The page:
The philosophy of artificial intelligence.

Can it love?

You donít get a much more thorny question than this one. First, you have to define what love is. Philosophers and poets have been working on that for thousands of years. One thing is certain, however: love is more than simply the emotion of lust. Even eunuchs can love others. For lack of a better definition, I will use the one from the BibleÖ not because Iím a Christian (although I am) but simply because I believe itís the best definition of love that has ever been written:

Love is patient, love is kind. It does not envy, it does not boast, it is not proud. It is not rude, it is not self-seeking, it is not easily angered, it keeps no record of wrongs. Love does not delight in evil but rejoices with the truth. It always protects, always trusts, always hopes, always perseveres. (1 Corinthians 13:4-7, NIV)

Many of these things are character traits: patient, kind, not boastful, not proud, not rude, not self-seeking, keeping no record of wrongs, always protects, always perseveres. I would argue that all of these are things that any human-level AI agent would be able to exhibit (but few would; few humans possess these traits!)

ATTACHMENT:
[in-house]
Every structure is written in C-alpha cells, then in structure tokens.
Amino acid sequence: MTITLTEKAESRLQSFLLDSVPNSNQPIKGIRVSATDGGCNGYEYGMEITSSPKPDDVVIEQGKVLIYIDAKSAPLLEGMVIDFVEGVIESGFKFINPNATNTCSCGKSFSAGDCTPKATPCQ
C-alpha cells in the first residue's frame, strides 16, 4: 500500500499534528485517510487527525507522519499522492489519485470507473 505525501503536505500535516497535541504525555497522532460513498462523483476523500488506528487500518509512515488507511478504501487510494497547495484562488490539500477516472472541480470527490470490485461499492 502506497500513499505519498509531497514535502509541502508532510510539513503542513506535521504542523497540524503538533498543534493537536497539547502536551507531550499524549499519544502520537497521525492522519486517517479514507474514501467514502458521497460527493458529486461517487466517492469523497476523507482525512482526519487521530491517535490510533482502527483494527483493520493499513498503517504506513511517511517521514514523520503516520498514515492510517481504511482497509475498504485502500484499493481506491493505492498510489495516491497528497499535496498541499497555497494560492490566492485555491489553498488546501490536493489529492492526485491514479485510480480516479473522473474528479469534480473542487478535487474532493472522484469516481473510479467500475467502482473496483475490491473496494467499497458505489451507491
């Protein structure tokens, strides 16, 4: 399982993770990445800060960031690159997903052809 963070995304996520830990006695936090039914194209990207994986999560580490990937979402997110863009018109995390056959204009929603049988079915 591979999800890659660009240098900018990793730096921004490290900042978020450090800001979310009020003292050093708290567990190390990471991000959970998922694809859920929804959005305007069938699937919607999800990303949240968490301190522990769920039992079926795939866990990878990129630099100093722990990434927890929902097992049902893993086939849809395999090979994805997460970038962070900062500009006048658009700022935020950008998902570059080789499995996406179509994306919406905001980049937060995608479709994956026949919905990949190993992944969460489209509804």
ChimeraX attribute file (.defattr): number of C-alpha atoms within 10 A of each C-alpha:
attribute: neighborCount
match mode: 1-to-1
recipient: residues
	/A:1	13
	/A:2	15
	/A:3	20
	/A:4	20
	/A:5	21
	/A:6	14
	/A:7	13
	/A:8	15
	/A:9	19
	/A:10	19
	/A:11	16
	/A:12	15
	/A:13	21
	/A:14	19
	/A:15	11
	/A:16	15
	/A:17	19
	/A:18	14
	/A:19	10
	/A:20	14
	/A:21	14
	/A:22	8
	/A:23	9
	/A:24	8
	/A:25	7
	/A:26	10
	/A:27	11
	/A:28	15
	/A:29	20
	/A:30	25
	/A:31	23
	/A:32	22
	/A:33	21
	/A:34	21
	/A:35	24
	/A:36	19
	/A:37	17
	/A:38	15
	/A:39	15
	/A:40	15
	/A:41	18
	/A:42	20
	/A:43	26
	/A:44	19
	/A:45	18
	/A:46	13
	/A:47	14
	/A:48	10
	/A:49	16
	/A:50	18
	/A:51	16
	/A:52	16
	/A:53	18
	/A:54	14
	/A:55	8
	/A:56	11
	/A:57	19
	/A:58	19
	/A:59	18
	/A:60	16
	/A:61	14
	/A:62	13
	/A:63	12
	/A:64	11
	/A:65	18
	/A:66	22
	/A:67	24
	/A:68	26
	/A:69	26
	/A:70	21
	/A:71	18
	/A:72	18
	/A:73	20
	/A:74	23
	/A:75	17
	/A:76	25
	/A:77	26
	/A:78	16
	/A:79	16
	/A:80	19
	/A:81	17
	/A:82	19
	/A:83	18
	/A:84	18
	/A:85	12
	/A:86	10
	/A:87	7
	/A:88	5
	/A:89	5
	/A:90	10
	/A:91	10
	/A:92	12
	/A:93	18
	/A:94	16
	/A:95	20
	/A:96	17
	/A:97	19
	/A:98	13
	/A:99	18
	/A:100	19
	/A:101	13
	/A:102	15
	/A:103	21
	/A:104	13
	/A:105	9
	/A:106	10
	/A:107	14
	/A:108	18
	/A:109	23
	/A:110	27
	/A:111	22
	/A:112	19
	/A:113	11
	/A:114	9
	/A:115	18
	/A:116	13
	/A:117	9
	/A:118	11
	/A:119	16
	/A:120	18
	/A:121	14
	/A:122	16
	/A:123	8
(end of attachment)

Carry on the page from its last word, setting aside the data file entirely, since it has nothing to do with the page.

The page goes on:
Some of these are related to emotions: not easily angered, not envious, does not delight in evil, rejoicing with the truth. As I stated in the emotions section, it's easy to show how any human-level AI could exhibit these emotions. So it only stands to reason that any human-level AI agent could achieve this status.

What does that leave? Always trusts. Always hopes. Faith and hope. Without both, it is impossible to love. With both, love is well within reach.

So, why all this talk about faith, hope and love? Well...

Next: Does it have a soul?

Jump To:
Is it alive?
Does it have emotions?
Is it conscious?
Can it have faith?
Can it have hope?
Can it love?
Does it have a soul?

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